In the safety department, the new Elantra has a 37% greater body stiffness, with defined front and rear crumple zones, and is equipped with six standard airbags on all trim levels. A new vehicle stability control (VSC) system manages traction, steering, and braking on adverse surface conditions and/or at fast cornering speeds.
The Elantra is also equipped with a new four-wheel disc brake system with antilock (ABS). Additional features such as brake assist (BA), which helps the driver exert maximum braking force in an emergency situation, and electronic brake force distribution (EBD), which automatically manages the brake force distribution between the front and rear brakes for maximum braking effectiveness, are also included.
The interior of the new Elantra is also worth a good deal of praise. The design and layout are contemporary, functional and surprisingly upscale for a compact vehicle. In fact, it looks like the materials, textures and construction used in the instrument panel, seats and interior panels could well be found in a vehicle costing more than double the price. Also, a lot of work has been done to maximize the given space. The inside of the Elantra is truly comfortable place to be, and its class-topping 16.9 litres of useable storage area helps you keep your things tidy and out of sight.
With each trim level equipped with the same 1.8-litre engine, six-speed transmission, four-wheel disc brakes, stability control, six air bags and power windows, the choices are made all the easier. Depending on your budget for desired creature comforts and additional features, the four available trim levels give you a wide selection to choose from.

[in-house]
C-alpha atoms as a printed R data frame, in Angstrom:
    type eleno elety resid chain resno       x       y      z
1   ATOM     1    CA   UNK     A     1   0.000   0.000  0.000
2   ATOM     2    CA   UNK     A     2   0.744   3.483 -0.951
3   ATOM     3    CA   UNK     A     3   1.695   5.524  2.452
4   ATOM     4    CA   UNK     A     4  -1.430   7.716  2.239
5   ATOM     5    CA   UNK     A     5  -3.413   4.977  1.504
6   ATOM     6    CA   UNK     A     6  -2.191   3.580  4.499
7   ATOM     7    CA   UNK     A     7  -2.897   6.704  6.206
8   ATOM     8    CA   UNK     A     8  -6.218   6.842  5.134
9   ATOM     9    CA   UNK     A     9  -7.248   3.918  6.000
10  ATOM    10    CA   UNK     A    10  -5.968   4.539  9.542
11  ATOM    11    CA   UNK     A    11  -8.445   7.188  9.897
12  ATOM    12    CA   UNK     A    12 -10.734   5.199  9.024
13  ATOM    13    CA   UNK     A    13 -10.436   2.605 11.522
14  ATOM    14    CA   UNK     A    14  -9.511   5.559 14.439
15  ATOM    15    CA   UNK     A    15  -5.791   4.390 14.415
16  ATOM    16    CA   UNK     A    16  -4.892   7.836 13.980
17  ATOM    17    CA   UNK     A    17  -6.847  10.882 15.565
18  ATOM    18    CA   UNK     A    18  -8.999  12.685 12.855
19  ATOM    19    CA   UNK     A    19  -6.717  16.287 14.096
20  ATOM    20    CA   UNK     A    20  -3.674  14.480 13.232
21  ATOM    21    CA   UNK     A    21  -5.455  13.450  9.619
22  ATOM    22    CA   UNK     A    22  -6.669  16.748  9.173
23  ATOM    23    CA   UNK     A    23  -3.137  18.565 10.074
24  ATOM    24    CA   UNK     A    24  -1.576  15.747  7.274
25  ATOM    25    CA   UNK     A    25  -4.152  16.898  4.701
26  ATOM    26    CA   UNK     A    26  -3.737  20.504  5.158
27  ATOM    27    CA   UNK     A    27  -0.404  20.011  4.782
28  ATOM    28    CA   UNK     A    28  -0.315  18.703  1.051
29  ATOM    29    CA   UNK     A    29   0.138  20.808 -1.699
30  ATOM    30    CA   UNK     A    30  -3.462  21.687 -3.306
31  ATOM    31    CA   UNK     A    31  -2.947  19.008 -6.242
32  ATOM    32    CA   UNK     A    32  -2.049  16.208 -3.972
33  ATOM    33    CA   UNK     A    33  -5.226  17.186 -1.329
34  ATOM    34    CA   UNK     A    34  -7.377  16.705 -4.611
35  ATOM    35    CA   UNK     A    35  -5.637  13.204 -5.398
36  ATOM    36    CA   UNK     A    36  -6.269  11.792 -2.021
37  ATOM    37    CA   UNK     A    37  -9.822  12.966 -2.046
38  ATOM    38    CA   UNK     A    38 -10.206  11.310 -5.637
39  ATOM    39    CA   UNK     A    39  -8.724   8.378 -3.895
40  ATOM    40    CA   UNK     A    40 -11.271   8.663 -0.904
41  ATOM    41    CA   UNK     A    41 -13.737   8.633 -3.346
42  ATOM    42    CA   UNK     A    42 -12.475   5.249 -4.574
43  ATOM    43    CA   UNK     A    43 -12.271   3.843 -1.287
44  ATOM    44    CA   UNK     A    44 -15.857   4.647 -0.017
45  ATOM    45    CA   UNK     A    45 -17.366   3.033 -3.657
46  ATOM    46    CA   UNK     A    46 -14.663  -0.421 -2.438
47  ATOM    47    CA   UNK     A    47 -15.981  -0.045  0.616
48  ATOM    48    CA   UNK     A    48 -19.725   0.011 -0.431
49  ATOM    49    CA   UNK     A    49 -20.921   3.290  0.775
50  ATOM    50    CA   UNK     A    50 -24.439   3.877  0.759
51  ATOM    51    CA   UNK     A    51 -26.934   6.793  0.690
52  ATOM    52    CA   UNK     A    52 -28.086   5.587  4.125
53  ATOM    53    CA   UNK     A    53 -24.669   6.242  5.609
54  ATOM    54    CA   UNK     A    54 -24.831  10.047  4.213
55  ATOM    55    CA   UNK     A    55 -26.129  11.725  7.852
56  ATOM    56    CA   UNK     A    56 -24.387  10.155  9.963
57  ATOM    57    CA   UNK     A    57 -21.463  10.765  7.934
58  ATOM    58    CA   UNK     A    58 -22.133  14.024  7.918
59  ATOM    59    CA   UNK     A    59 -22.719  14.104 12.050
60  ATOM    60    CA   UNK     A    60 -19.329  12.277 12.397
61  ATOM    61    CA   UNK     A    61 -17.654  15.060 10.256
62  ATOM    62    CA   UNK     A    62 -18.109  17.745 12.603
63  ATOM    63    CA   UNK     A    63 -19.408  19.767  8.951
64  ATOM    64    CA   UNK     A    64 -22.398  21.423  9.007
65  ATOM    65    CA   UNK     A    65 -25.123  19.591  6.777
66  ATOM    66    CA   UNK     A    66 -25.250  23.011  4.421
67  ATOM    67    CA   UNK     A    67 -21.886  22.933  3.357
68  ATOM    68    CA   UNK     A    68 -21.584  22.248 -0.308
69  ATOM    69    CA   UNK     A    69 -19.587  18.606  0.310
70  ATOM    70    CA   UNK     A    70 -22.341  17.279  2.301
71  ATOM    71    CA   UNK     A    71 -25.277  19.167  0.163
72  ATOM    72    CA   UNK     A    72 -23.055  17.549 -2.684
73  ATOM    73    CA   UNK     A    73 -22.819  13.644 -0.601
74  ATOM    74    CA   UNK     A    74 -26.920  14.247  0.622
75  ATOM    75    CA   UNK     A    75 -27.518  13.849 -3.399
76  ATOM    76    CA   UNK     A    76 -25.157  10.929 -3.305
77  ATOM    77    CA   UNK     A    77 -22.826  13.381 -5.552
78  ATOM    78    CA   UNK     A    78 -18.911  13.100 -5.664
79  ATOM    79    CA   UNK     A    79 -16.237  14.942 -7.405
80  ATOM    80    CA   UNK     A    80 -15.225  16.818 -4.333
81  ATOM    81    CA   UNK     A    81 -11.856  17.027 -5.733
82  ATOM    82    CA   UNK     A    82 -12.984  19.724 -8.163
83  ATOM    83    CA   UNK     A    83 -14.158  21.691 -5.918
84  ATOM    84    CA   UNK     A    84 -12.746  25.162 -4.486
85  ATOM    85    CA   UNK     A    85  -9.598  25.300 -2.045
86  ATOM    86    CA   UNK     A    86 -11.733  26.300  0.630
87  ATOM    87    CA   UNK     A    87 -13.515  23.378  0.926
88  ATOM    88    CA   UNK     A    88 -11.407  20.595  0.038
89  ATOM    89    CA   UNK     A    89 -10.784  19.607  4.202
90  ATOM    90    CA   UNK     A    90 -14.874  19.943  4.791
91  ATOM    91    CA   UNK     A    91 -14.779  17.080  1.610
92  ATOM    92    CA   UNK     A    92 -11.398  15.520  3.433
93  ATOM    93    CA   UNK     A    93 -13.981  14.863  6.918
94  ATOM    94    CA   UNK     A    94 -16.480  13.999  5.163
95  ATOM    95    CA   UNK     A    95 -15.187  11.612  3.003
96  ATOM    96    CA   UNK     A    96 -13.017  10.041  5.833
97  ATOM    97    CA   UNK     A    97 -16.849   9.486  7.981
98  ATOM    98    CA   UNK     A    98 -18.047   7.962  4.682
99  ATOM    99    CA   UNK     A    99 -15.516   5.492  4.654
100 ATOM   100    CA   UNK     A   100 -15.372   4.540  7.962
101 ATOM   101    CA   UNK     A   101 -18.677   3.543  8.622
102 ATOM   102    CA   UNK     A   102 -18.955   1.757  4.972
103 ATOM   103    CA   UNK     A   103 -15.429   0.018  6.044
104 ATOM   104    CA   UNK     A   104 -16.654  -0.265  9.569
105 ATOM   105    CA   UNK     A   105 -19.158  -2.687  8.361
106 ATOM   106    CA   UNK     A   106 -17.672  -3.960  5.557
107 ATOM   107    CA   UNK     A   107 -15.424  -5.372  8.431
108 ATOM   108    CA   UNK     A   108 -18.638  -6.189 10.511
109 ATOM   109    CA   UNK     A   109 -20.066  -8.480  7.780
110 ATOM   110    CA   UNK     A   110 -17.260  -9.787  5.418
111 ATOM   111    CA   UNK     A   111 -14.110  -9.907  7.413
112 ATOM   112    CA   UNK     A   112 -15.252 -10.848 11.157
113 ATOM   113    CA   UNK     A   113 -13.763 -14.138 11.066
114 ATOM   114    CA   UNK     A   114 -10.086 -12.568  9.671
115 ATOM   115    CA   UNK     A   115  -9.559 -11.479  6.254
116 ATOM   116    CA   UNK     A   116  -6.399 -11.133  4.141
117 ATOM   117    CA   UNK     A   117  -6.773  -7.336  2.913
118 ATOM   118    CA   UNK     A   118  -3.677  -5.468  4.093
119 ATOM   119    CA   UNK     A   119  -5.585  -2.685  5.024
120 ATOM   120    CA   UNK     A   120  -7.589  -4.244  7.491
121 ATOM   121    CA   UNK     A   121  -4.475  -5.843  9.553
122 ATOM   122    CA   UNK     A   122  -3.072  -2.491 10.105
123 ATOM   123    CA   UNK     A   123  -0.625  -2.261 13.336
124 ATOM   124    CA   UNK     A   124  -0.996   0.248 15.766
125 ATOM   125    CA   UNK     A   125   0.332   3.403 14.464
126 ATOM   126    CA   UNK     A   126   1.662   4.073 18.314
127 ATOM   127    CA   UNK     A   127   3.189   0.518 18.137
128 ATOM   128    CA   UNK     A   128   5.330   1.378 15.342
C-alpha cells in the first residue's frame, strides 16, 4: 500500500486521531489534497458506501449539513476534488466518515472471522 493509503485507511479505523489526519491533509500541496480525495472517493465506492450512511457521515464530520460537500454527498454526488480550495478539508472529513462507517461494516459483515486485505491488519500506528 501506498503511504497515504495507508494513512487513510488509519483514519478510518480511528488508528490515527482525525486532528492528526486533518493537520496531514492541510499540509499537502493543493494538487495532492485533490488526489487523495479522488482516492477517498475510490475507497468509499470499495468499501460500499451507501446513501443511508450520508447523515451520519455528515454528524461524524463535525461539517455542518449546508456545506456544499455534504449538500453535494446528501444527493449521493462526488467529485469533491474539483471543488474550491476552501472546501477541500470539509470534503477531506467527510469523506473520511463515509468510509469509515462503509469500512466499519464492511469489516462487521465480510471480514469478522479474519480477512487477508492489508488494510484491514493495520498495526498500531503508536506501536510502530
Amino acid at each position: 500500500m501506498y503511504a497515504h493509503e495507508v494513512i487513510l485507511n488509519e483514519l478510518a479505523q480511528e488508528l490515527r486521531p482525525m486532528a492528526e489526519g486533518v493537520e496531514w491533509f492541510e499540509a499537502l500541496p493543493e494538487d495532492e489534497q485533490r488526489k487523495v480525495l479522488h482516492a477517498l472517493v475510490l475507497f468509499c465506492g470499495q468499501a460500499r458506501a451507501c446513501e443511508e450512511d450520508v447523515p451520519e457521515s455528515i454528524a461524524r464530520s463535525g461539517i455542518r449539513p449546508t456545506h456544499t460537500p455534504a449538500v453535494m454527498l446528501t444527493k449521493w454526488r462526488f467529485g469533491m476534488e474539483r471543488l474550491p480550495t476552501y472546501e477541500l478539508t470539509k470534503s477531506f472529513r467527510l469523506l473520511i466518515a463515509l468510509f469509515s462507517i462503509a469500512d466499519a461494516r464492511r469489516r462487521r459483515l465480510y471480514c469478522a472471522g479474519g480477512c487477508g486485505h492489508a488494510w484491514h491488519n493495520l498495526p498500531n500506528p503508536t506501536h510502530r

I test drove a Limited model with leather seating and the optional sat/nav system. For a compact class car, it felt uncharacteristically solid, provided an excellent seating position with surprisingly good comfort, had very good outward vision, and it handled with a great deal of agility. The electrically actuated power steering was well weighted (neither too light nor too heavy) and inspired confidence with its precision during parking manoeuvres, and in both low- and higher-speed cornering.
The suspension was firmer than expected, roughening the ride quality somewhat, but such is the price to pay for tighter handling. Also, the six-speed automatic transmission worked seamlessly and effectively in the background, just as it should.
In all, the new Elantra is definitely bound for increased success in the highly competitive compact car class.
2011 Hyundai Elantra: Quick Facts
Class: Compact, four-door sedan
Base Price levels: L - $15,849, GL - $17,999, GLS - $19,799, Limited - $24,699
Engine: 1.8-litre I4 (inline four-cylinder)
Horsepower/Torque: 148 hp/131 lb-ft
Transmission: Six-speed manual or optional six-speed automatic
Drive: Front wheel drive
Fuel economy (litres/100 km): 6.8 city/4.9 highway; regular gas
Competition: Chevrolet Cruze, Honda Civic, Ford Focus, Mazda3, Nissan Sentra, Toyota Corolla, Volkswagen Golf/Jetta.
Doug Neilson is a freelance automotive journalist based in Calgary, AB. ©2011 CarTest.ca
Posted February 18, 2021. © CarTest.ca TM